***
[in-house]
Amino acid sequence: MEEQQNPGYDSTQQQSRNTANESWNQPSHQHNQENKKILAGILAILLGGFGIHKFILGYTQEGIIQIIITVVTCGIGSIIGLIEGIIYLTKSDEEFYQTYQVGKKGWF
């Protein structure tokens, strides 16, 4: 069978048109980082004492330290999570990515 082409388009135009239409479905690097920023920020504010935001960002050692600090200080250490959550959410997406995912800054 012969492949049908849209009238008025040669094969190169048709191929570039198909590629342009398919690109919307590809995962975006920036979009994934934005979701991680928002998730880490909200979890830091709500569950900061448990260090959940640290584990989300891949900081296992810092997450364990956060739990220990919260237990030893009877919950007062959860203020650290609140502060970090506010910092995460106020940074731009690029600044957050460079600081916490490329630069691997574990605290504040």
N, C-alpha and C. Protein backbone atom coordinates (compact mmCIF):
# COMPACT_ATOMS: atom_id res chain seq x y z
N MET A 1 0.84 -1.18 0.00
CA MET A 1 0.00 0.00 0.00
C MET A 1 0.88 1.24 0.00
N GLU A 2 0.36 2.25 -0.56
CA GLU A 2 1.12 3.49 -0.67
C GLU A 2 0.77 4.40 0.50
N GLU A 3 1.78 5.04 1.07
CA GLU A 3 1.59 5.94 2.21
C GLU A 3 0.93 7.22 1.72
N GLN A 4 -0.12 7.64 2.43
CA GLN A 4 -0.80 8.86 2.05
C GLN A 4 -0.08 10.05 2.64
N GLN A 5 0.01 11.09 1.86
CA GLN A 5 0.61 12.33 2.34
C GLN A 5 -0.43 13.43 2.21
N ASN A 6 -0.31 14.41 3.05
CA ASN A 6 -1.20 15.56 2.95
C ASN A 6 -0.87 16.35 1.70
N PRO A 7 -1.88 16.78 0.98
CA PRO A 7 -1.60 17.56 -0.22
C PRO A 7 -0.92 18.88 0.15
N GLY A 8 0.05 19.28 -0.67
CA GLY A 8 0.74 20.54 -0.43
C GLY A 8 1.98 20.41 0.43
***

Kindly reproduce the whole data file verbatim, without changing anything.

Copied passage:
[in-house]
Amino acid sequence: MEEQQNPGYDSTQQQSRNTANESWNQPSHQHNQENKKILAGILAILLGGFGIHKFILGYTQEGIIQIIITVVTCGIGSIIGLIEGIIYLTKSDEEFYQTYQVGKKGWF
């Protein structure tokens, strides 16, 4: 069978048109980082004492330290999570990515 082409388009135009239409479905690097920023920020504010935001960002050692600090200080250490959550959410997406995912800054 012969492949049908849209009238008025040669094969190169048709191929570039198909590629342009398919690109919307590809995962975006920036979009994934934005979701991680928002998730880490909200979890830091709500569950900061448990260090959940640290584990989300891949900081296992810092997450364990956060739990220990919260237990030893009877919950007062959860203020650290609140502060970090506010910092995460106020940074731009690029600044957050460079600081916490490329630069691997574990605290504040």
N, C-alpha and C. Protein backbone atom coordinates (compact mmCIF):
# COMPACT_ATOMS: atom_id res chain seq x y z
N MET A 1 0.84 -1.18 0.00
CA MET A 1 0.00 0.00 0.00
C MET A 1 0.88 1.24 0.00
N GLU A 2 0.36 2.25 -0.56
CA GLU A 2 1.12 3.49 -0.67
C GLU A 2 0.77 4.40 0.50
N GLU A 3 1.78 5.04 1.07
CA GLU A 3 1.59 5.94 2.21
C GLU A 3 0.93 7.22 1.72
N GLN A 4 -0.12 7.64 2.43
CA GLN A 4 -0.80 8.86 2.05
C GLN A 4 -0.08 10.05 2.64
N GLN A 5 0.01 11.09 1.86
CA GLN A 5 0.61 12.33 2.34
C GLN A 5 -0.43 13.43 2.21
N ASN A 6 -0.31 14.41 3.05
CA ASN A 6 -1.20 15.56 2.95
C ASN A 6 -0.87 16.35 1.70
N PRO A 7 -1.88 16.78 0.98
CA PRO A 7 -1.60 17.56 -0.22
C PRO A 7 -0.92 18.88 0.15
N GLY A 8 0.05 19.28 -0.67
CA GLY A 8 0.74 20.54 -0.43
C GLY A 8 1.98 20.41 0.43